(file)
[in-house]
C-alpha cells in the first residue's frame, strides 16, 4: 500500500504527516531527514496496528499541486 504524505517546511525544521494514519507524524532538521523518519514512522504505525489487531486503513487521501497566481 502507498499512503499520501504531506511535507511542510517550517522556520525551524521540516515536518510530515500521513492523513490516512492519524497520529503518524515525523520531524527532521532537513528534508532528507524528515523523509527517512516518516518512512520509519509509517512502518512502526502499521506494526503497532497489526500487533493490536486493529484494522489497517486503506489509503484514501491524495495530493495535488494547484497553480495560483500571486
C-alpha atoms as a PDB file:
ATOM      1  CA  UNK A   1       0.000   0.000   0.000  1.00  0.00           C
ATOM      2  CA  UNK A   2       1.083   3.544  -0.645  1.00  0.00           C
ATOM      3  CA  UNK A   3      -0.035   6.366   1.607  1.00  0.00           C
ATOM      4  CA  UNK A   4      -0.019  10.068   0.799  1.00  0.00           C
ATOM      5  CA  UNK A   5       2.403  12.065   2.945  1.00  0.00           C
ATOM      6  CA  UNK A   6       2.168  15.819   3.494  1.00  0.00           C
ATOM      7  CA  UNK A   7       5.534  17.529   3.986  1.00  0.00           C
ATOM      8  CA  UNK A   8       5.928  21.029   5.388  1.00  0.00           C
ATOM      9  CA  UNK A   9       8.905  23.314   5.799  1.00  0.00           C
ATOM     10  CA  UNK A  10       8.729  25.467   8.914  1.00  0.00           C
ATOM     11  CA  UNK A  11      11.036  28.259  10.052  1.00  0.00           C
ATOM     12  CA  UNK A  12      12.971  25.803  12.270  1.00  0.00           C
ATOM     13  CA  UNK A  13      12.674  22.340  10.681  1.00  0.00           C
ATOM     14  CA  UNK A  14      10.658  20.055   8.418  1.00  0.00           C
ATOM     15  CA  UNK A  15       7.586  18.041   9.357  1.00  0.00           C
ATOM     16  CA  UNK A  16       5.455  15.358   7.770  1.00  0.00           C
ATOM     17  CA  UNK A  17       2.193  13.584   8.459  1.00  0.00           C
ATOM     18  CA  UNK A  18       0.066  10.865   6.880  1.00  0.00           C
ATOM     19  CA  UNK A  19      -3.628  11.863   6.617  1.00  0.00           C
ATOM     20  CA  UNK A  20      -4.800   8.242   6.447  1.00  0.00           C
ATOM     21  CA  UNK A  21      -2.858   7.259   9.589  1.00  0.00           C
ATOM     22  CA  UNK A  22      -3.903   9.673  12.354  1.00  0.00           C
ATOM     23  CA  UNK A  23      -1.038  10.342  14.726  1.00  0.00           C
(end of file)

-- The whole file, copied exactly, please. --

[in-house]
C-alpha cells in the first residue's frame, strides 16, 4: 500500500504527516531527514496496528499541486 504524505517546511525544521494514519507524524532538521523518519514512522504505525489487531486503513487521501497566481 502507498499512503499520501504531506511535507511542510517550517522556520525551524521540516515536518510530515500521513492523513490516512492519524497520529503518524515525523520531524527532521532537513528534508532528507524528515523523509527517512516518516518512512520509519509509517512502518512502526502499521506494526503497532497489526500487533493490536486493529484494522489497517486503506489509503484514501491524495495530493495535488494547484497553480495560483500571486
C-alpha atoms as a PDB file:
ATOM      1  CA  UNK A   1       0.000   0.000   0.000  1.00  0.00           C
ATOM      2  CA  UNK A   2       1.083   3.544  -0.645  1.00  0.00           C
ATOM      3  CA  UNK A   3      -0.035   6.366   1.607  1.00  0.00           C
ATOM      4  CA  UNK A   4      -0.019  10.068   0.799  1.00  0.00           C
ATOM      5  CA  UNK A   5       2.403  12.065   2.945  1.00  0.00           C
ATOM      6  CA  UNK A   6       2.168  15.819   3.494  1.00  0.00           C
ATOM      7  CA  UNK A   7       5.534  17.529   3.986  1.00  0.00           C
ATOM      8  CA  UNK A   8       5.928  21.029   5.388  1.00  0.00           C
ATOM      9  CA  UNK A   9       8.905  23.314   5.799  1.00  0.00           C
ATOM     10  CA  UNK A  10       8.729  25.467   8.914  1.00  0.00           C
ATOM     11  CA  UNK A  11      11.036  28.259  10.052  1.00  0.00           C
ATOM     12  CA  UNK A  12      12.971  25.803  12.270  1.00  0.00           C
ATOM     13  CA  UNK A  13      12.674  22.340  10.681  1.00  0.00           C
ATOM     14  CA  UNK A  14      10.658  20.055   8.418  1.00  0.00           C
ATOM     15  CA  UNK A  15       7.586  18.041   9.357  1.00  0.00           C
ATOM     16  CA  UNK A  16       5.455  15.358   7.770  1.00  0.00           C
ATOM     17  CA  UNK A  17       2.193  13.584   8.459  1.00  0.00           C
ATOM     18  CA  UNK A  18       0.066  10.865   6.880  1.00  0.00           C
ATOM     19  CA  UNK A  19      -3.628  11.863   6.617  1.00  0.00           C
ATOM     20  CA  UNK A  20      -4.800   8.242   6.447  1.00  0.00           C
ATOM     21  CA  UNK A  21      -2.858   7.259   9.589  1.00  0.00           C
ATOM     22  CA  UNK A  22      -3.903   9.673  12.354  1.00  0.00           C
ATOM     23  CA  UNK A  23      -1.038  10.342  14.726  1.00  0.00           C